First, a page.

Vivian Spiro grew up loving to visit libraries in her hometown; and when she entered the Central Library in Copley Square for the first time, she was astounded. Greeted by a sculpture of Henry Wadsworth Longfellow, and Edward Austin Abbey’s mural, “The Quest and Achievement of the Holy Grail,” Spiro was impressed by how the City of Boston erected a civic building created to expose its citizens to art and architecture.
“Nothing could have prepared me for the splendor of the Boston Public Library,” said Spiro, Beacon Hill resident. “I have never seen anything like it, particularly in a municipal building. It blows me away.”
Spiro has served as an overseer at the Museum of Fine Arts, was a former journalist at The Boston Globe, owned and operated a public relations firm, and has been a member of the Events Committee at the Boston Athenaeum. She was the Chair of the President’s Circle at Beth Israel Hospital, worked for a documentary film company, and is involved in many non-profit organizations.
The Tufts University graduate later joined the Associates of the Boston Public Library, and in 1998, became the Chairwoman, dedicated to raising awareness and promoting public access to the 24 million precious items. She supervises the cataloguing and conservation of an extensive collection of rare books, manuscripts, artworks, and architectural sketchbooks.
“The library is all about bringing culture to the masses,” described Spiro. “It’s about bringing art, music, architecture, and great literature to the people. That’s what got me hooked on these special collections.”
On April 11, Spiro presented, “Boston’s Secret Stash,” during a Beacon Hill Women’s Forum (BHWF) gathering at the Hampshire House. Eighty-five guests were guided on a virtual tour of the pieces at the BPL that Spiro is dedicated to preserving.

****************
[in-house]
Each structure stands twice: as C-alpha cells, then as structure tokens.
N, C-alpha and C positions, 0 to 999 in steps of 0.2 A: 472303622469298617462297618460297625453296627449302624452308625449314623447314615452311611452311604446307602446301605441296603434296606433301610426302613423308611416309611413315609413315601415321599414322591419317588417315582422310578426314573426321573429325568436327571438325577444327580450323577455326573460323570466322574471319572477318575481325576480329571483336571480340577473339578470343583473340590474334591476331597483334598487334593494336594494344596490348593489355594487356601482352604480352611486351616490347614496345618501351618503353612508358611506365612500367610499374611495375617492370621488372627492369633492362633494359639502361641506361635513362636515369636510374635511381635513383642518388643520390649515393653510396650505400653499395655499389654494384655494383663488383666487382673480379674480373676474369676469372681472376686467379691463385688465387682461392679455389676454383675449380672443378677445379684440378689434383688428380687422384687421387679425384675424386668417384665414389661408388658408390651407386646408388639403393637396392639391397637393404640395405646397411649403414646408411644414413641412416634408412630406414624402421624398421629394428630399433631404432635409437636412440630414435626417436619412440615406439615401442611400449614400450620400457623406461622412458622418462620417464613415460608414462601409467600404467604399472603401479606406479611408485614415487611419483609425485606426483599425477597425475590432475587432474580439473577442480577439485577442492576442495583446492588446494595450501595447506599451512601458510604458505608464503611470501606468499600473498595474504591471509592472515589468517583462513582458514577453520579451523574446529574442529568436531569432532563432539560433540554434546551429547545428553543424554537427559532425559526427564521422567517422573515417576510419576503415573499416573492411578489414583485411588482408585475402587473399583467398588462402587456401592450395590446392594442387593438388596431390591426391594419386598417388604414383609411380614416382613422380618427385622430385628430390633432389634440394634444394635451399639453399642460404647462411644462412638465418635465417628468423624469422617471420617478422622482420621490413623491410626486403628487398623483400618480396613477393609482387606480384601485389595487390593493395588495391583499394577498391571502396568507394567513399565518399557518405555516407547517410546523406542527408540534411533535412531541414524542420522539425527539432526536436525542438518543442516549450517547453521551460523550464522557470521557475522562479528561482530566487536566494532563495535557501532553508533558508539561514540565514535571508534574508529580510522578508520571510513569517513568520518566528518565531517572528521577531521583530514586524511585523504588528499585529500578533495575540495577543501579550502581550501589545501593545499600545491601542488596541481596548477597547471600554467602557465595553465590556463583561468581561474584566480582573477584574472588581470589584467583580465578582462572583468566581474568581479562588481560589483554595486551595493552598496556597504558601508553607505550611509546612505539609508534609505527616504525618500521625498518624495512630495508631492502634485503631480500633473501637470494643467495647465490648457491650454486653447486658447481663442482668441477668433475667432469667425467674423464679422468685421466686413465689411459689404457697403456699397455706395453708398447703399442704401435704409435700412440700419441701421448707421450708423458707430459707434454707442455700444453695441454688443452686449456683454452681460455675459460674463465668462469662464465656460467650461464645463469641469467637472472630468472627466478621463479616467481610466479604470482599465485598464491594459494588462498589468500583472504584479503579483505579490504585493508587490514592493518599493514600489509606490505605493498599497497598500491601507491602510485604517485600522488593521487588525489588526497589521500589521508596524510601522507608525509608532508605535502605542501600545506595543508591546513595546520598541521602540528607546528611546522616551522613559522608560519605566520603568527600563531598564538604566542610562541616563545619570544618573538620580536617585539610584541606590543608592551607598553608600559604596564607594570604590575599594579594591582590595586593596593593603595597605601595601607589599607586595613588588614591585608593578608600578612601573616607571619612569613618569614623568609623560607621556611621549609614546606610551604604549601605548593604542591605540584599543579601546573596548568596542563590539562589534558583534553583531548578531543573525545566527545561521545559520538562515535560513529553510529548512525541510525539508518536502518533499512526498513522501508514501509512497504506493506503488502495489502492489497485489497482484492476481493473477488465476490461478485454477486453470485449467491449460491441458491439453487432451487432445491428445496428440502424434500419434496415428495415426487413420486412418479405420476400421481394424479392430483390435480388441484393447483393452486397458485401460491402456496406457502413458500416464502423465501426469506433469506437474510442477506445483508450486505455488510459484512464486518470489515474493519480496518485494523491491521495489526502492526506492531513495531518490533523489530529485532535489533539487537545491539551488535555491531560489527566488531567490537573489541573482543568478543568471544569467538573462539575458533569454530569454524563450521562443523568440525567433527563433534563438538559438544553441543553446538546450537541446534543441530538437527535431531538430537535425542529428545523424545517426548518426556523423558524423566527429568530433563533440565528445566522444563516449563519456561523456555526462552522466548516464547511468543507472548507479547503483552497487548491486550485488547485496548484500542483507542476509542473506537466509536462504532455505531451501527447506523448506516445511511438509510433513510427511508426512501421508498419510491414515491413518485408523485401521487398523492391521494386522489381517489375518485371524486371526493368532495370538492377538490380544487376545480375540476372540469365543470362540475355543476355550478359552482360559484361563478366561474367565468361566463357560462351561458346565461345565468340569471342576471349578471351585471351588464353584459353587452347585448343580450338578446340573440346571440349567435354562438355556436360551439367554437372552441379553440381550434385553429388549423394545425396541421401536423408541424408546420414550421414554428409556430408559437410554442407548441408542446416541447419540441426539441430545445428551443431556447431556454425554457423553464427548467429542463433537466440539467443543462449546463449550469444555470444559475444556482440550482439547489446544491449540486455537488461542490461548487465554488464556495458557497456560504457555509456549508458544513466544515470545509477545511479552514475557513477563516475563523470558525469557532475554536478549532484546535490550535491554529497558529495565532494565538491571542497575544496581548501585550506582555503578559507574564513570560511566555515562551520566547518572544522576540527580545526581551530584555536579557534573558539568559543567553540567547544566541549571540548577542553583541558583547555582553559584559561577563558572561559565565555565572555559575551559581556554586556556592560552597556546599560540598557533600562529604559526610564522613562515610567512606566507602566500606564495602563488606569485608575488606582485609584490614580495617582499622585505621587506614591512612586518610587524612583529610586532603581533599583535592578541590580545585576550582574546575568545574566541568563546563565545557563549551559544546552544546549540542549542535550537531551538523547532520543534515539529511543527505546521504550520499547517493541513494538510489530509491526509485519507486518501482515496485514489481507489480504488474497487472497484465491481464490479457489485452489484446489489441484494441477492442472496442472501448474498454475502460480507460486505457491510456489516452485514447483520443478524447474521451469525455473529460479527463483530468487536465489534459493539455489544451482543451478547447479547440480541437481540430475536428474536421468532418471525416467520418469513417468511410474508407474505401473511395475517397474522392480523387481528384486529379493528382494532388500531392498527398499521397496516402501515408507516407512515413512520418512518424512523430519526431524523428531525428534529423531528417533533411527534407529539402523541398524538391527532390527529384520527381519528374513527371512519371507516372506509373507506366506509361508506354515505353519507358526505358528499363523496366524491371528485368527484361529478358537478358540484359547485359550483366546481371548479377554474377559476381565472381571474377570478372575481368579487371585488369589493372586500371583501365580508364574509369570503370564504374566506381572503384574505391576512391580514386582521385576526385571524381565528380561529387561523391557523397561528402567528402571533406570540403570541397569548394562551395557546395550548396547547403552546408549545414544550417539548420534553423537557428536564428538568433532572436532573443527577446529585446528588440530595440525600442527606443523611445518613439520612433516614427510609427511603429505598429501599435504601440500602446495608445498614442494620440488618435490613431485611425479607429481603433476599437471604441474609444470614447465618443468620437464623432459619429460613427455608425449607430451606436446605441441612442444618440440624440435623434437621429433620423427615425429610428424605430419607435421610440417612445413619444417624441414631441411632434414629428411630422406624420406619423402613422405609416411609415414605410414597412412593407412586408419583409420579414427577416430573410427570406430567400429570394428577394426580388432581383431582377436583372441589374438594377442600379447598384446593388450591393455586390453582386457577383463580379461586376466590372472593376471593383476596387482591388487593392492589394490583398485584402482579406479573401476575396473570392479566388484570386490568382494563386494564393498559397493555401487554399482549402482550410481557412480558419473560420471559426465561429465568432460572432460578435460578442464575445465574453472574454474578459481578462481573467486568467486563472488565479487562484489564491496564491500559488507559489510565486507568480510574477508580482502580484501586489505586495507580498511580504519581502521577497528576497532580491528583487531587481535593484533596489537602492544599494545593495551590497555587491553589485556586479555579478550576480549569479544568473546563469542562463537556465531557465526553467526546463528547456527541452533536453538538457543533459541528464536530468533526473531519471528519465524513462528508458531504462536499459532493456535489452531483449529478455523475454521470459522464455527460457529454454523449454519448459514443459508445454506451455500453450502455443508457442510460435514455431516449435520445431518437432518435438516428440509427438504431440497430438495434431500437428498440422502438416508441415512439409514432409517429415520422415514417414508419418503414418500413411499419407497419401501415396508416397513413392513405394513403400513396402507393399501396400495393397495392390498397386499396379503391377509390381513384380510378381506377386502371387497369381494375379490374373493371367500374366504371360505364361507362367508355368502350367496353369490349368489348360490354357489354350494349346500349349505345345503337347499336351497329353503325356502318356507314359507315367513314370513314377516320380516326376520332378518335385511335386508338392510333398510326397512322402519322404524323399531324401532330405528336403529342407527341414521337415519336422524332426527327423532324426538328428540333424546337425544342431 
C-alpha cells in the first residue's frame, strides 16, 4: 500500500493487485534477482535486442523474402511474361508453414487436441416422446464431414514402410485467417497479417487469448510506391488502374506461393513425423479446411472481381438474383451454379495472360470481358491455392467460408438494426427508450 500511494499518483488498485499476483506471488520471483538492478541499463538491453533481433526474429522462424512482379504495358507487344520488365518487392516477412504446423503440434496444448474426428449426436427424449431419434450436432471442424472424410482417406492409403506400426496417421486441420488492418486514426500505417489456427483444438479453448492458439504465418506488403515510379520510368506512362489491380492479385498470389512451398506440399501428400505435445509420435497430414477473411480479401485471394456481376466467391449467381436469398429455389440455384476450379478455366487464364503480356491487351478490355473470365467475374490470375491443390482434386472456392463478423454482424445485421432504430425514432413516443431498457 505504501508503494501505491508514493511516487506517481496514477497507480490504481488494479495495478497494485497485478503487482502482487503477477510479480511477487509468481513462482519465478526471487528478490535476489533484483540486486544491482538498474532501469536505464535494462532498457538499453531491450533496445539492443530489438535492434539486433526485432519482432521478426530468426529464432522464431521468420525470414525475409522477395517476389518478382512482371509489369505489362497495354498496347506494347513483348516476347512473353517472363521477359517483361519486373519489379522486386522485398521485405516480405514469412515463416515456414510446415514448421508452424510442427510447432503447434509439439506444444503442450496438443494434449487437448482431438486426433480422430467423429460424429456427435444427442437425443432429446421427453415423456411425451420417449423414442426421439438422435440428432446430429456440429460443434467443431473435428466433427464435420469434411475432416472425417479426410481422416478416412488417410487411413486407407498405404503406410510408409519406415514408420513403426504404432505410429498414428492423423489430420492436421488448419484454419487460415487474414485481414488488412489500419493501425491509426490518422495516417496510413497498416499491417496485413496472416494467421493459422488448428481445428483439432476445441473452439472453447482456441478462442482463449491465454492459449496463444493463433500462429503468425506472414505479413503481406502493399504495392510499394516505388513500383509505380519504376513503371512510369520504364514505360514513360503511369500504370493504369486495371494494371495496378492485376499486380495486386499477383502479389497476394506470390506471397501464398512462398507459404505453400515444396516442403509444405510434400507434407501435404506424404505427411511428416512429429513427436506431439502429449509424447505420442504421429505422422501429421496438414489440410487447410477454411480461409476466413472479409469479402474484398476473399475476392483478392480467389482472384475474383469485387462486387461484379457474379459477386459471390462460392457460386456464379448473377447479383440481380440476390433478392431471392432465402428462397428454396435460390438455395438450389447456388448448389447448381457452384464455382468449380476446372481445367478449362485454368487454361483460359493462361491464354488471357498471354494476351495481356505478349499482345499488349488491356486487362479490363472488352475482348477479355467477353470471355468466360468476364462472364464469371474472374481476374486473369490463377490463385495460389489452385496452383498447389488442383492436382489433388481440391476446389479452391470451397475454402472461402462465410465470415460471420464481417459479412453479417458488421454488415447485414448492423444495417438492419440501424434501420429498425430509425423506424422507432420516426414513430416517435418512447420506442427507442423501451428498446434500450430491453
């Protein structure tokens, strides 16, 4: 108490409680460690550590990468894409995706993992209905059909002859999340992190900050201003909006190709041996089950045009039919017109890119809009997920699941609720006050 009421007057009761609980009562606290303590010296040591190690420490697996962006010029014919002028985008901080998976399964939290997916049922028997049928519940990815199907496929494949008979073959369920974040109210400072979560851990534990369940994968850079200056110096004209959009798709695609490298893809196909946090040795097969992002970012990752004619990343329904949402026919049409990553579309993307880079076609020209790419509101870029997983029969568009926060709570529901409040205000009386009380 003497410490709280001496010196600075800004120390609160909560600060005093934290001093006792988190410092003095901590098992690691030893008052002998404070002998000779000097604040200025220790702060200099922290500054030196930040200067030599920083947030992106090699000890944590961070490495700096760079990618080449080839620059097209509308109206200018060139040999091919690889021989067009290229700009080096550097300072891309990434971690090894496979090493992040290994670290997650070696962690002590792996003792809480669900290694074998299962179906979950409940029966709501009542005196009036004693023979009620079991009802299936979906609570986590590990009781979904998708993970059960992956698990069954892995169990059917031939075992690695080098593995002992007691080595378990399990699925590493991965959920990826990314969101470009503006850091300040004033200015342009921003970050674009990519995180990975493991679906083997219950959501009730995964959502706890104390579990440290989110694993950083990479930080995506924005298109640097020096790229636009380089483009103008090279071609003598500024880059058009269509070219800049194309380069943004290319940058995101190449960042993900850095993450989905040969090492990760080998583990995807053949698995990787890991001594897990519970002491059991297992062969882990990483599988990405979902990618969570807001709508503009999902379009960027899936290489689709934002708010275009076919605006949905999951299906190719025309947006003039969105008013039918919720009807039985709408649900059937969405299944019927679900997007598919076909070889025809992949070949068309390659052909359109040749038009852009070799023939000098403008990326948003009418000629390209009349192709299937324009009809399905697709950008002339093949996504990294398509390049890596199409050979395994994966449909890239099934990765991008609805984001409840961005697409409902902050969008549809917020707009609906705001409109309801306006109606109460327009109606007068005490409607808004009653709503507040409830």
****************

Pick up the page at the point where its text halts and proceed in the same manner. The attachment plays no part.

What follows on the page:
“What’s wonderful about being able to conserve and digitize is you can zoom in and see everything from the texture of the paper to the type of paint,” described Spiro.
One of the initial projects that Spiro worked on was the conservation of John Adams’ personal atlas, an enormous, 20 lb. book filled with maps from countries around the world, and hand-written scrolls – a $25,000 undertaking. The atlas was featured in an exhibition of Adams’ private library, “John Adams Unbound.”
“One of the things that most people don’t know is that in the Boston Public Library, there is the only personal library of an American president, anywhere in the U.S.,” Spiro said. “This is not just his writings. This is what an 18th Century, educated man would have read. It’s extraordinary.”
Another major project was the conservation, cataloguing, and digitization of a vast selection of American Abolitionist Movement materials, which includes papers from the Boston Female Anti-Slavery Society, founded in 1832.
“They would not stand for slavery, which they knew was a moral abomination,” said Spiro. “They were indomitable. They made all the difference in Massachusetts.”
The cache of rare antiquities also consists of a pipe and lock of hair from Abolitionist, John Brown, who led a raid on the Federal Army at Harpers Ferry in 1859. There was a draft of the “The Battle Hymn of the Republic,” written on a linen napkin, and a map of safe houses used in the Underground Railroad.
“We have done and continue to do things with a literary focus. We realize that the real need is to bring attention to these treasurers,” Spiro said. “The extent of what still needs to be done is like the warehouse in Raiders of the Lost Ark. For anyone who loves learning, this is like entering a magic realm.”